Art collective Space 1026 forced out from Chinatown building
On Sunday night, Space 1026 cofounder, artist, and comedian Andrew Jeffrey Wright began sending out letters regarding something he hoped he’d never have to do: After nearly 21 years, the property that housed his collective and gallery space at 1026 Arch St. had been sold, and its new owners were asking the group – known for its innovative graphic design work and hosting wild exhibitions and alternative music concerts – to leave.
The forward-moving Space 1026 is not over, though. Its membership is planning to buy a building of its own and has put up a GoFundMe page to help facilitate the move from Arch Street and the purchase of a property.
“This is the only building that Space 1026 has ever occupied,” Wright says of the property previously owned by Philly Realtor Al Cappelli and bought by developer Jon Wei for $3.3 million in April.
“There was never an announcement when they bought the building, and there was no real conversation [between the parties], save for me bumping into Mr. Wei in May,” says 1026 member and muralist Miriam Singer. “There was a mention of the possibility of a month-to-month, but they also mentioned that they would be doing something different with the building.”
Singer says that the gallery and its collective’s membership is allowed to stay in the space through December “due to scheduled events we already had on the Space 1026 calendar,” she says. “We are hoping to be finished moving by the end of March 2019. [Wei] is really great, and isn’t making us leave right away, but our rent has increased dramatically, starting Sept. 1.”
Since its founding in 1997, Space 1026 has helped change the Philadelphia art and music landscape. Though the collective did not follow a single design aesthetic, its look veered toward graphic and was often sketchily comic. The work can be seen in projects for Philadelphia’s The Roots and its OkayPlayer website, for sneaker companies such as Puma and Converse, and for clients as diverse as Downtown Records and Snickers. Its cartoonish monsters can be seen on electric compacting trash cans throughout the city. It held some of the first shows in this city for like-minded artists such as Rebecca Westcott, Cory Arcangel, Ed Templeton, Shepard Fairey, Cynthia Connolly, and Jim Houser.
“Space 1026 helped change the Philadelphia art landscape,” says Wright. “When we came to Philly, there was no space in the city like us. But, we weren’t trying to change anything or be a new thing. We were just doing what we enjoyed. We have stayed true to the ethos [of] Do It Yourself With Other People. We have been around so long and have had so many artists and performers come through the Space. We have achieved longevity with a purpose.”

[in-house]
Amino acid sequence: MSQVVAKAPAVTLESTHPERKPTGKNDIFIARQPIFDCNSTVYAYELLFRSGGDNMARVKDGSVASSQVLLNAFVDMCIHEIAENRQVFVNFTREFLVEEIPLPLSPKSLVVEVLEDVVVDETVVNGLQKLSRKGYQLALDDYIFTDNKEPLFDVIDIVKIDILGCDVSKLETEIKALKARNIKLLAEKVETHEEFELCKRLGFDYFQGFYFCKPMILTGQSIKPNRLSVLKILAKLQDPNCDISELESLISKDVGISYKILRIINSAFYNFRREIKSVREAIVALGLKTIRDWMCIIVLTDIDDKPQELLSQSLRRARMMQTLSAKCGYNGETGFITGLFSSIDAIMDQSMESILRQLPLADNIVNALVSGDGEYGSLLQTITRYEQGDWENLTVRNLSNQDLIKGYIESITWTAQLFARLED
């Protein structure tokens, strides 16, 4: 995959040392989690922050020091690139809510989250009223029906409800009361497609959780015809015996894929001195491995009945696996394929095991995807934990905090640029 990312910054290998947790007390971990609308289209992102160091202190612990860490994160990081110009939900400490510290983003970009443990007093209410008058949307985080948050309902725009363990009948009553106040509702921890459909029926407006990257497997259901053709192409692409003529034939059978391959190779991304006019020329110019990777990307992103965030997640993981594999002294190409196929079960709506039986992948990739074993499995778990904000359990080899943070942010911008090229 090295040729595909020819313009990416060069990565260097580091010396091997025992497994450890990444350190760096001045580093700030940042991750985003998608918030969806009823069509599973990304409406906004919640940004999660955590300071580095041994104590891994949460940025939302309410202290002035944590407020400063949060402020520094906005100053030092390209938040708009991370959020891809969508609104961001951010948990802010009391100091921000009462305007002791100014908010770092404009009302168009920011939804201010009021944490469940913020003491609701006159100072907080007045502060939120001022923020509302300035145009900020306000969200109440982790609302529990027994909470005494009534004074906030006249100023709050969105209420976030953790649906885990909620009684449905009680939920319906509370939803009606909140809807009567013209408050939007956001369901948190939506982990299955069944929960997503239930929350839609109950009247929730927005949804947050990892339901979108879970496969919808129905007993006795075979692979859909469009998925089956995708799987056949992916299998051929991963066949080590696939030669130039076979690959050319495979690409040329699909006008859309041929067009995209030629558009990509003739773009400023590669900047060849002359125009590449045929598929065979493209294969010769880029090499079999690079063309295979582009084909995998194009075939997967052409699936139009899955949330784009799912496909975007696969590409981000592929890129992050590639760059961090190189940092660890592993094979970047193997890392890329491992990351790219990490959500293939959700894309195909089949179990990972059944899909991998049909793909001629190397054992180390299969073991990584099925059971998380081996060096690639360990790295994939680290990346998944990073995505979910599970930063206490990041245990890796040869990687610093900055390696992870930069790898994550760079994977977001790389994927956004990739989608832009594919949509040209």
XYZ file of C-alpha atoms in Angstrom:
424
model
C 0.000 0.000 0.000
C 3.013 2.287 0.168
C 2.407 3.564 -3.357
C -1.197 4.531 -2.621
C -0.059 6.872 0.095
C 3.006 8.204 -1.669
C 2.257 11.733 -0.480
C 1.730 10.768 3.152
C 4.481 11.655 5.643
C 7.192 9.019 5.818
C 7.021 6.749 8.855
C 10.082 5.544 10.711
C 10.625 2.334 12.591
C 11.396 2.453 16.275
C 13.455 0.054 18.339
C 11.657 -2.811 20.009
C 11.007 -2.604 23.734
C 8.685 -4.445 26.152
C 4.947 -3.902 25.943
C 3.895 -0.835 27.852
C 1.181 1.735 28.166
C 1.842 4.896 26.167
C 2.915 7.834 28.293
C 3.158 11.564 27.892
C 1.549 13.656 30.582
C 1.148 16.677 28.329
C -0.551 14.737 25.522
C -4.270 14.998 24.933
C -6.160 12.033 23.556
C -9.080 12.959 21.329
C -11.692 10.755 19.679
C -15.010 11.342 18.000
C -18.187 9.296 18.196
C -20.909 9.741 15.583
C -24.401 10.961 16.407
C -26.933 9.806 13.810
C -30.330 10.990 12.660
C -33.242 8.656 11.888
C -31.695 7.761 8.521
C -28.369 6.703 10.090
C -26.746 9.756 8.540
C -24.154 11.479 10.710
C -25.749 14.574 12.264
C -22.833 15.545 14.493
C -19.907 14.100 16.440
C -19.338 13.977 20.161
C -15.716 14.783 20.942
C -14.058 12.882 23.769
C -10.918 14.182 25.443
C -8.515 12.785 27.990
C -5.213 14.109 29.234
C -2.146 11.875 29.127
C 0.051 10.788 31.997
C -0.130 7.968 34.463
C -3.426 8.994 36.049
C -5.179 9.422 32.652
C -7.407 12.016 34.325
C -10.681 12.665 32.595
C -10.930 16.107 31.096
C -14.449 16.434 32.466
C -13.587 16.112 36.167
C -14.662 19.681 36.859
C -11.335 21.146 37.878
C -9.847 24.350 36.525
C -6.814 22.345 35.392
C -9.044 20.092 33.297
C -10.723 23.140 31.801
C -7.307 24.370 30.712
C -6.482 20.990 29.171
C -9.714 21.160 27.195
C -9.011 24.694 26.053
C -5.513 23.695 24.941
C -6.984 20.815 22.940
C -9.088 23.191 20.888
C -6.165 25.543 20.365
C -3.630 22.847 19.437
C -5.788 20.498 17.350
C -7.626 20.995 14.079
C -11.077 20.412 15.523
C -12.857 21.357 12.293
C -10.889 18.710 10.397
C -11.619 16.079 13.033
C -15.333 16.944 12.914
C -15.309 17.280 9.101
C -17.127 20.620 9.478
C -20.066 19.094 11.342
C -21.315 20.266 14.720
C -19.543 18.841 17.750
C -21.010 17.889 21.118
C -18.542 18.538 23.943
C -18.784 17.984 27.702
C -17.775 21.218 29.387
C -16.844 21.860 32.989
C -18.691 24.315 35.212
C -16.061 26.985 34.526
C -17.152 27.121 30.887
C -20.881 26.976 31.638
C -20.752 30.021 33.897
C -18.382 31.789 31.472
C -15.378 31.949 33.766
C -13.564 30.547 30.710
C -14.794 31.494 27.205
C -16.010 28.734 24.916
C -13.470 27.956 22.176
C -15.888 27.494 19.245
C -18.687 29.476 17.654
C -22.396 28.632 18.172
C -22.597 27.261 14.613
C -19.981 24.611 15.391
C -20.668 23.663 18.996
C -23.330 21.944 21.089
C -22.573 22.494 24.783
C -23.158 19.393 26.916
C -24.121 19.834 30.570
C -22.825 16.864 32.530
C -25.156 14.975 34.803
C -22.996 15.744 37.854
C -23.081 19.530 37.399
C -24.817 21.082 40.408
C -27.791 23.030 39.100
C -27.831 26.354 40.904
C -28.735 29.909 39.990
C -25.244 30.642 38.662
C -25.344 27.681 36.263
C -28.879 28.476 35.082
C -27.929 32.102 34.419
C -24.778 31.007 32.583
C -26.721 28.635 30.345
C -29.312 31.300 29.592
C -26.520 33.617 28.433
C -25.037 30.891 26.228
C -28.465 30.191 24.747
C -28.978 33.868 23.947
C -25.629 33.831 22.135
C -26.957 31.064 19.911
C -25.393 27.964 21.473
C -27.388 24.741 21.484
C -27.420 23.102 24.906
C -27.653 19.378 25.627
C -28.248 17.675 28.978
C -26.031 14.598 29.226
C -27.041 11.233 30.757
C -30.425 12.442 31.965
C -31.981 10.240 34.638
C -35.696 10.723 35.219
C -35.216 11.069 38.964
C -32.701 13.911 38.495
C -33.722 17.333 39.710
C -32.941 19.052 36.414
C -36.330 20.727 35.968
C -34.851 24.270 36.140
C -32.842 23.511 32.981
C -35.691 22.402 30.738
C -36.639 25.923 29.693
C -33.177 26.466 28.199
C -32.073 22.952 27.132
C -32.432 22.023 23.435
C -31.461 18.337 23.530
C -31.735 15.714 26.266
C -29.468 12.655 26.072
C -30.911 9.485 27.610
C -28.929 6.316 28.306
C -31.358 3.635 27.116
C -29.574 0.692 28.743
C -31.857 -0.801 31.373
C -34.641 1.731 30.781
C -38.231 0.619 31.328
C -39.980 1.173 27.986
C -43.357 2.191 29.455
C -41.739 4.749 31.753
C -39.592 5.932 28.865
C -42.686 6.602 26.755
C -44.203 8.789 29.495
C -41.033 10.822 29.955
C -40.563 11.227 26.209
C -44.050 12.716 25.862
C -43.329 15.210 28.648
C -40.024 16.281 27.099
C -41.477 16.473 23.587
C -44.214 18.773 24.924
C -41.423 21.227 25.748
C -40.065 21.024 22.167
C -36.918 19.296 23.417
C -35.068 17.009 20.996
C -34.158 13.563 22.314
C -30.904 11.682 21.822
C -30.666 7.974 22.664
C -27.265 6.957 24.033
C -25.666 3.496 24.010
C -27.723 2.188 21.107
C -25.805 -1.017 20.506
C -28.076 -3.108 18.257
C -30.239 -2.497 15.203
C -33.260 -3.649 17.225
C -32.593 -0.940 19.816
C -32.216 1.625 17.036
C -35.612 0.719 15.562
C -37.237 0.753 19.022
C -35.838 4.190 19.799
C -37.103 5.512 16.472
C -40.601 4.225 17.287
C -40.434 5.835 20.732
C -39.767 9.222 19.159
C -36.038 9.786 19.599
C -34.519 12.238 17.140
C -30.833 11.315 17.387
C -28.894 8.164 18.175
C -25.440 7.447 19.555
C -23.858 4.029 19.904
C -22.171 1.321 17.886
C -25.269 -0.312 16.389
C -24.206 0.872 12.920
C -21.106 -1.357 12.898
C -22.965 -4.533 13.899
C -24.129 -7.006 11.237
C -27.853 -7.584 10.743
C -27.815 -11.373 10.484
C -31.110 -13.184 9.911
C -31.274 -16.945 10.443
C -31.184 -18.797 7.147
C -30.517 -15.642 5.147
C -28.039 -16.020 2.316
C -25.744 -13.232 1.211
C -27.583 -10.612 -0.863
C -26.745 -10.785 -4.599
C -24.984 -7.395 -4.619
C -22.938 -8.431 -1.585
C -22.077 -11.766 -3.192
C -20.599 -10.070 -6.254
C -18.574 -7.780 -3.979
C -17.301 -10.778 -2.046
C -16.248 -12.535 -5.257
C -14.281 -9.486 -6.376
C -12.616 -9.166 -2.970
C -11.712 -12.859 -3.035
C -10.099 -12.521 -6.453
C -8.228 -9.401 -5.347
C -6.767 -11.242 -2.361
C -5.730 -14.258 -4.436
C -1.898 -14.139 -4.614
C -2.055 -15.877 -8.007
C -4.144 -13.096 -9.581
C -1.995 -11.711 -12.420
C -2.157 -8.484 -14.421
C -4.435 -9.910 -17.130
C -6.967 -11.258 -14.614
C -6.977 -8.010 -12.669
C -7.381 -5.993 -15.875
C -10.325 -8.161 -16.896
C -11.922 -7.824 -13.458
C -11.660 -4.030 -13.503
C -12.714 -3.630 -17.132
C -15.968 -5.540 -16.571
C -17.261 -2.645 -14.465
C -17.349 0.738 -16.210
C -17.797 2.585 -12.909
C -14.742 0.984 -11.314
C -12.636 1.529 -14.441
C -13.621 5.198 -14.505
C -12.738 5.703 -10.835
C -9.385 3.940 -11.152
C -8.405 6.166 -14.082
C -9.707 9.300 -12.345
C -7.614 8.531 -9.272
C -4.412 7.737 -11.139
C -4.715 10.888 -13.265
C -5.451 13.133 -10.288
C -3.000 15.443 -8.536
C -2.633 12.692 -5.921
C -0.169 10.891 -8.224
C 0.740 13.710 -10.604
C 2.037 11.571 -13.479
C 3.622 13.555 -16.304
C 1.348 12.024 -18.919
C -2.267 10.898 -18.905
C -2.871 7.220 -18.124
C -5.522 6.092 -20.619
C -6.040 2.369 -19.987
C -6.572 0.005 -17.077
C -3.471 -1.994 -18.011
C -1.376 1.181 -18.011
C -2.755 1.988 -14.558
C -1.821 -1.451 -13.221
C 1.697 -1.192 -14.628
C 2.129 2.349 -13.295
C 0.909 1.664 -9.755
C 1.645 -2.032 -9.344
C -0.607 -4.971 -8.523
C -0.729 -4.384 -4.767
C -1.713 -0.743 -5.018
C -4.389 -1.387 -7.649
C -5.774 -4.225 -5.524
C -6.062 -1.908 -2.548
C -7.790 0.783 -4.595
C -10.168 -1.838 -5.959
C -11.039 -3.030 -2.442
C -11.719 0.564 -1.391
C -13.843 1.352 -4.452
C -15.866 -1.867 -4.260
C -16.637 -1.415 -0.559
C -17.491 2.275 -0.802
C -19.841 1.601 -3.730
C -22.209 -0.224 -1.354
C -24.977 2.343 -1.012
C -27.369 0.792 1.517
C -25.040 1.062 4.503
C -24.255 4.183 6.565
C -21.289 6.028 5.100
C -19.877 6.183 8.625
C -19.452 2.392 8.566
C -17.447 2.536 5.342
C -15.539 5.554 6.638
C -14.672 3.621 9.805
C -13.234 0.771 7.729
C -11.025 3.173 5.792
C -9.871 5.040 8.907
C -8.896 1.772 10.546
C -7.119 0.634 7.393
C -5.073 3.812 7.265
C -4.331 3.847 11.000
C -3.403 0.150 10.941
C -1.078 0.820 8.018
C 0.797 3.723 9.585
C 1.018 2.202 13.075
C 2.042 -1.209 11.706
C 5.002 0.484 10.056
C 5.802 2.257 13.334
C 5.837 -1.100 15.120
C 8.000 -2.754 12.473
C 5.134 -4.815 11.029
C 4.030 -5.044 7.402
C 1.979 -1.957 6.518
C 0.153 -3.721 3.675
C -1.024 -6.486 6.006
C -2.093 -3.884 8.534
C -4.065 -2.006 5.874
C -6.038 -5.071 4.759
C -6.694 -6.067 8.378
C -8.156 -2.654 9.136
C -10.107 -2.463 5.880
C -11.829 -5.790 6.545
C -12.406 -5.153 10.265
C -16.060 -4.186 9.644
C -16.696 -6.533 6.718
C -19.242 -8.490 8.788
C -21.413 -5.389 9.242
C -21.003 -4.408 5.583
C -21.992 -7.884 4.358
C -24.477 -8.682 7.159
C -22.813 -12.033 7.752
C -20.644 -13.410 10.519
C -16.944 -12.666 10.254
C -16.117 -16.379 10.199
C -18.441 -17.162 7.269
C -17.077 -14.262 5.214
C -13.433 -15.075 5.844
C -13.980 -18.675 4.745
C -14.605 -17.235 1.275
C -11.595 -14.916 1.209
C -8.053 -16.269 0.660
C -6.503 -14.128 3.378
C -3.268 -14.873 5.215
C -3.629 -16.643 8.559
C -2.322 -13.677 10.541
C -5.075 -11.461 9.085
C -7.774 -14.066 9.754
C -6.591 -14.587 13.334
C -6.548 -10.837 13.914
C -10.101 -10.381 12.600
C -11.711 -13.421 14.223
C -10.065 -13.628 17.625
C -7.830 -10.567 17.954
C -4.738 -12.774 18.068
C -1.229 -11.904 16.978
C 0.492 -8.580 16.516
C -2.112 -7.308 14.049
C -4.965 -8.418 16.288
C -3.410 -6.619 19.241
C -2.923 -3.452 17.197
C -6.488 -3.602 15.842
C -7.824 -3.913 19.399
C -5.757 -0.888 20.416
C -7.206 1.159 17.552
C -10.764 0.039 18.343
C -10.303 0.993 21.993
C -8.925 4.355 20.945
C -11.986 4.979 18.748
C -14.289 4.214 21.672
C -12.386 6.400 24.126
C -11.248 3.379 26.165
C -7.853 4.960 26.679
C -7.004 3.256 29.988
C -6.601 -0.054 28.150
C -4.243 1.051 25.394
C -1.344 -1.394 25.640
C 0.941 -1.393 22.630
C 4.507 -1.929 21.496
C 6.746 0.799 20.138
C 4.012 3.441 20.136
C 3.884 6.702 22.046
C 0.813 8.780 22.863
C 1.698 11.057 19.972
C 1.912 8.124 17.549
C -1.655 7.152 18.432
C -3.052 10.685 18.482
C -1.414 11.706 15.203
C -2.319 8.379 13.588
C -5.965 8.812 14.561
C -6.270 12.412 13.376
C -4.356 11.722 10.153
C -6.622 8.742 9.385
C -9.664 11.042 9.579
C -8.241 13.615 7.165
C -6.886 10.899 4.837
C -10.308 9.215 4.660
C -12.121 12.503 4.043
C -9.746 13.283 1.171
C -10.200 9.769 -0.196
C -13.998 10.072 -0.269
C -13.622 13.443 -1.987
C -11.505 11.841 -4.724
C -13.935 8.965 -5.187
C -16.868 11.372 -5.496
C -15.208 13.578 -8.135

“Here’s what it achieved,” says a charged-up Rose Luardo, the longtime Space 1026 member and painter. “It gave Philly artists a place to create in an unlimited, unedited, fully realized way. All forms of art could live there. Nothing was off limits. It gave artists a place to connect and grow their practice. It built family.”
That family – including famed chandelier builder and photographer Adam Wallacavage, rapper/artist Jayson Musson, and musician Thom Lessner – never bothered to become an official nonprofit and instead is funded by artists and art classes that pay rent on studios, through art auctions and online sales of their work, and donations. Mostly though, it did DJ events and sweaty, packed-tight live shows with musicians such as Kim Gordon, Santigold, RJD2, Kimya Dawson, MF Doom (who recorded his Vaudeville Villain album at 1026), and comedians such as Maria Bamford.
>> READ MORE: Jayson Musson creates great art out of Coogi sweaters
“Daniel Johnston showing his works on paper and performing in our gallery was pretty amazing,” says Wright of the lo-fi indie-rock icon. “Maria Bamford performing in our gallery. These two events blew my mind. So did [noise-rock band] Lighting Bolt. They created a wall of sound and a floor of sound and a ceiling of sound. They make great workout music.”
Along with art and music, Space 1026 acted as a physical and spiritual warehouse to the indie, free-spirited likes of art and music publisher Free News Projects and the indie newspaper the Philadelphia Independent, as well as the Mummers N.Y.B. called the Vaudevillians, the troop that Space 1026’s members marched in on an annual basis.
And now, they’ll move because they have to, and start anew.
“I’m sure I’ll follow to the next location, but it will be different for me,” Luardo says.
“We are going to stay in Philly,” says Wright, who does not know where in the city Space 1026 will move. “We want a building that makes sense for us to be there. Communal work area, gallery, studios, performance area, this is what we are looking for. We are looking all over the city. For me, the building is most important and then the location. Look, I was very sad at first about having to move. Now I have come to accept it and am now happy about the future of Space 1026.”
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Published at Tue, 14 Aug 2018 18:18:13 +0000